Great brands can live on long after the company has gone... the Pop Shoppe is one such example. This brand had great awareness in the 70's but could not continue to operate in the changing dynamic and competitiveness of the soft drink market and shut down eventually. Sure they could have changed their business model to better suit the changing marketplace, but that's another blog.

The Pop Shoppe brand has been resurrected and brought back into the mainstream by some enterprising entrepreneur that saw the value in starting something that was already familiar in the market. Starting any business has its risks, but starting with an already estabished brand has got to help - here is a quote from a customer from the new Pop Shoppe web site:

"I was shopping today at a little deli here in Halifax, Nova Scotia and I found a lone bottle of Pop Shoppe Root beer. I did a double take and smiled. I haven’t seen Pop Shoppe in as much as 20 years! I bought up the bottle and drank my childhood back."

Now, did you pick up on the line, I did a double take and smiled? When it comes down to it, that's the power of a brand and the way a brand should make you react... with feeling and emotion. Obviously, their brand experience twenty years ago was very positive. Now consider this: this is a new product on the shelf, one the customer has never tried (because it's new)... yet, they were able to make that huge impact and the sale I might add, simply based on the familiarity and credibility that the brand gave it. That's what I call powerful marketing stuff.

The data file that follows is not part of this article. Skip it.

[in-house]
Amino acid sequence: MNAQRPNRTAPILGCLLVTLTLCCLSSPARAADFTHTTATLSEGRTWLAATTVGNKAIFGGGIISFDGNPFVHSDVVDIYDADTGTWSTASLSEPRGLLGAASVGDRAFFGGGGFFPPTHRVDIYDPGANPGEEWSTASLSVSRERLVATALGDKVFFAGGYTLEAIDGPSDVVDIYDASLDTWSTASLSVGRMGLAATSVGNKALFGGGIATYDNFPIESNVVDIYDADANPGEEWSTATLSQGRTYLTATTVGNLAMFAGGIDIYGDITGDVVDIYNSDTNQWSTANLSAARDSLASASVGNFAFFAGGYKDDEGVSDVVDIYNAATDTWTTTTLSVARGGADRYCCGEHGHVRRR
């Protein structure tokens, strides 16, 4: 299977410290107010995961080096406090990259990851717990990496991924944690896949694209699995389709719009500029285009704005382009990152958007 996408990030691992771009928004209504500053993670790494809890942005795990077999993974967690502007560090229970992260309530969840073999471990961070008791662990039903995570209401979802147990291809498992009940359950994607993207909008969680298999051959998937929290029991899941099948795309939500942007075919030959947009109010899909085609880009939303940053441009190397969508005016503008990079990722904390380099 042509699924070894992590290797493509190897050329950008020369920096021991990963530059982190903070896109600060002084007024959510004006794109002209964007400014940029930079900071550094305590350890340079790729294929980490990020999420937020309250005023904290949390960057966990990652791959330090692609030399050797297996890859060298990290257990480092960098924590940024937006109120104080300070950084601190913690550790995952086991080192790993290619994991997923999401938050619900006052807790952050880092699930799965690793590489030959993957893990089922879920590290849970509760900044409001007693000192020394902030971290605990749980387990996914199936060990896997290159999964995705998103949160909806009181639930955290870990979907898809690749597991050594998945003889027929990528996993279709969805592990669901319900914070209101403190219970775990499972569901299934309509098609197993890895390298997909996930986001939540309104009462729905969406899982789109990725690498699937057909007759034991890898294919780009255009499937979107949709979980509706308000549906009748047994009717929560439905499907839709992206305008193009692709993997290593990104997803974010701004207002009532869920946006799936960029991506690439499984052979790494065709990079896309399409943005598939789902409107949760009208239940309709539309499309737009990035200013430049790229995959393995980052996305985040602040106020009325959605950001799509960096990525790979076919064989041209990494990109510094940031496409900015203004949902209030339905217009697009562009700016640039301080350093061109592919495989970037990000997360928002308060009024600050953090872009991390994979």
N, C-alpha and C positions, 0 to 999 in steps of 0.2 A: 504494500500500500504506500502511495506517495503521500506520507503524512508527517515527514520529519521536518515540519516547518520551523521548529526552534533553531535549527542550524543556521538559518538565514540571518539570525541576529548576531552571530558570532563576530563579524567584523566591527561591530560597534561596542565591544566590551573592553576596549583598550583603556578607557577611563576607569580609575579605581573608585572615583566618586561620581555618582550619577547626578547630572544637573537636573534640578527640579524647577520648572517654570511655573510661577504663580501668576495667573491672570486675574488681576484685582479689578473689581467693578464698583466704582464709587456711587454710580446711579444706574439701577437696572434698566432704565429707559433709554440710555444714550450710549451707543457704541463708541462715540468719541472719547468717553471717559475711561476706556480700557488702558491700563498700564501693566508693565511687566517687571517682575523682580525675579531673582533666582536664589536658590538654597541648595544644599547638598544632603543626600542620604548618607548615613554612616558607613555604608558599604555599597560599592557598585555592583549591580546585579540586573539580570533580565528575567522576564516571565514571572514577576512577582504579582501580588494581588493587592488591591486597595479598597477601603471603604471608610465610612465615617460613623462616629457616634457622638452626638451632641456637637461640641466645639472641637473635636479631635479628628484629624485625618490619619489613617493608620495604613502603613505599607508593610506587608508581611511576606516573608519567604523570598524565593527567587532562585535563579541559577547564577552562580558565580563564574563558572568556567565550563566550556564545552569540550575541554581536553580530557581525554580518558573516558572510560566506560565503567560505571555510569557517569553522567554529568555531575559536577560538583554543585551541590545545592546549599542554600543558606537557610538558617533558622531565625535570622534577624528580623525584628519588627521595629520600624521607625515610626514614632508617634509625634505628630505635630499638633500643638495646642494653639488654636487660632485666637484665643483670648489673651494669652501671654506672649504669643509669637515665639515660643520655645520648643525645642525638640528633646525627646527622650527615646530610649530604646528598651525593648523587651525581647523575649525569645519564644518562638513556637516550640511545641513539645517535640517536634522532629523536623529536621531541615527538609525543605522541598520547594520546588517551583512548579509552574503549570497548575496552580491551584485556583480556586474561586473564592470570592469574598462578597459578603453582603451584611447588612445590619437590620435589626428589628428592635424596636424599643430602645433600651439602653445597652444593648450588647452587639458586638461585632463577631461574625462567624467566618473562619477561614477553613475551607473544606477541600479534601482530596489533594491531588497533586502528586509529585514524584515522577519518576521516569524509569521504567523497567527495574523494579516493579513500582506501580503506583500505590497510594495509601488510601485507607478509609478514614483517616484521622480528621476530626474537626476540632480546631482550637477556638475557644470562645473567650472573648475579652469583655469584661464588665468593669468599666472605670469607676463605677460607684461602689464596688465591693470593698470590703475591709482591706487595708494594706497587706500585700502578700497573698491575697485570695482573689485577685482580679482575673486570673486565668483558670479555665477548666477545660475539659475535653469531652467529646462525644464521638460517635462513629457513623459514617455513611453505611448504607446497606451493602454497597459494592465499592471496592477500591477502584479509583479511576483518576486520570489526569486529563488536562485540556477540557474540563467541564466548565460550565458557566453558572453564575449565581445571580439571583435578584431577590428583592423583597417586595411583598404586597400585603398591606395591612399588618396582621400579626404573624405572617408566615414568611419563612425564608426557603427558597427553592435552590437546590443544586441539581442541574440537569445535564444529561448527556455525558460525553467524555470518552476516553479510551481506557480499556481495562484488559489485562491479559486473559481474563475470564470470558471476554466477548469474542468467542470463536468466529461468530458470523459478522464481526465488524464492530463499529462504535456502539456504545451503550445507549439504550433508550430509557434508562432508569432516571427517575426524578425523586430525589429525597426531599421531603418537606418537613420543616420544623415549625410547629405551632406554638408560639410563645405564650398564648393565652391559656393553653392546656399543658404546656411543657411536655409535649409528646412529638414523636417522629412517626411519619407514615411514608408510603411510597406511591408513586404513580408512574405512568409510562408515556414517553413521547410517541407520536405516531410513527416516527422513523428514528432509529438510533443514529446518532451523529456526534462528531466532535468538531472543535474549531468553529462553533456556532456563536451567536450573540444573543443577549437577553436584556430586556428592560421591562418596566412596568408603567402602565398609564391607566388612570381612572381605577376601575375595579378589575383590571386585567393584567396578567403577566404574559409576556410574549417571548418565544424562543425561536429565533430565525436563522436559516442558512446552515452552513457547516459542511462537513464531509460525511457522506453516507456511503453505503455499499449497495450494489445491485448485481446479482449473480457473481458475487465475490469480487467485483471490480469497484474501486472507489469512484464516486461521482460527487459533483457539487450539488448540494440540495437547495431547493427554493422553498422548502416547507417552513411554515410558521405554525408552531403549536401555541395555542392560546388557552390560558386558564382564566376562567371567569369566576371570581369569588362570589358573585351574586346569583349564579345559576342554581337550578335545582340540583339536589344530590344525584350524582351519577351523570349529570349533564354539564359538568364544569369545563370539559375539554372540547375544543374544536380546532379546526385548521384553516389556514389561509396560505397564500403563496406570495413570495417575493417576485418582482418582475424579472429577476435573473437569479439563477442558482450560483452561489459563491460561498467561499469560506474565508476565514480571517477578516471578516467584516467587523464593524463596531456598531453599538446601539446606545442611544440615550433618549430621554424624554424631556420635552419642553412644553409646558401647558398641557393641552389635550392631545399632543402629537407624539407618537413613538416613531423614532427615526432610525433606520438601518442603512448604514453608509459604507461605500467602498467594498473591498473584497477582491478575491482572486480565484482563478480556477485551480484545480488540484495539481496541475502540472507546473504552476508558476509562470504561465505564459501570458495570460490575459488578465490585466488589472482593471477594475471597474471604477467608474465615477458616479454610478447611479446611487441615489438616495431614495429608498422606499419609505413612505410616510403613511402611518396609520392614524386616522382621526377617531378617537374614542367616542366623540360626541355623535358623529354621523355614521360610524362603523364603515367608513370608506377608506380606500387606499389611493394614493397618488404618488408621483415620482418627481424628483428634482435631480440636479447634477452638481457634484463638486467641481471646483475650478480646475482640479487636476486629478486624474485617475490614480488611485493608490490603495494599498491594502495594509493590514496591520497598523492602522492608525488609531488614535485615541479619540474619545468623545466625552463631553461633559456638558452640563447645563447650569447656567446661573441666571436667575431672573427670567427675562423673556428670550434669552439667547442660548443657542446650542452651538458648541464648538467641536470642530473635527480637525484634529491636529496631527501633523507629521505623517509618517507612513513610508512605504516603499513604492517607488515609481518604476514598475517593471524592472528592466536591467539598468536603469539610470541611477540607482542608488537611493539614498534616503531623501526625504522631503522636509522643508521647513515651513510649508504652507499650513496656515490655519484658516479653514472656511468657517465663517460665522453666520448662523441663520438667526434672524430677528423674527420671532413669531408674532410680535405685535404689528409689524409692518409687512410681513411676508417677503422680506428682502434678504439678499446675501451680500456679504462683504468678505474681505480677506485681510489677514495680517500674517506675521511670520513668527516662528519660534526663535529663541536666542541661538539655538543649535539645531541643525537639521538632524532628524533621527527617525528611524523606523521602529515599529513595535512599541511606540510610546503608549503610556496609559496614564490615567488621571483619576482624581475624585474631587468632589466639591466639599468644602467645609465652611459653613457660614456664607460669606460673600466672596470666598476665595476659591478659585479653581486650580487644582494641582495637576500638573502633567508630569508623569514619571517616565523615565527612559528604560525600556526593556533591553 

Anyhoo, bent your ear enough - now go do something productive, like nurture your brand.

04 October 2007

Robert C. Hicklin the Third

My first real job was as an advertising coordinator for Safeway, working out of the district office in Calgary. It was a relatively small office with about 40 people or so, everyone was very close and got along famously.

My job carried huge responsibility, I looked after weekly newspaper and radio advertising for all of southern Alberta and south eastern British Columbia as well as putting together sponsorship deals and launching national programs within the district... a pretty large responsibility and budget for a twenty one year old. My boss was located in Edmonton and when we finally met face to face (after a year of employ), I got the impression that he was expecting me to be much older.

As I said, we had a really tight group which I learned a lot from, it was a great group of people and they were all very helpful in my success back then. Because my boss was in Edmonton, Bob Hicklin, the southern Alberta District Merchandising Manager, took me under his wing and showed me the ropes. Bob was very easy going and quick with a joke, people looked forward to meetings with Bob. I learned a lot working in that office, but I learned the most from Bob Hicklin.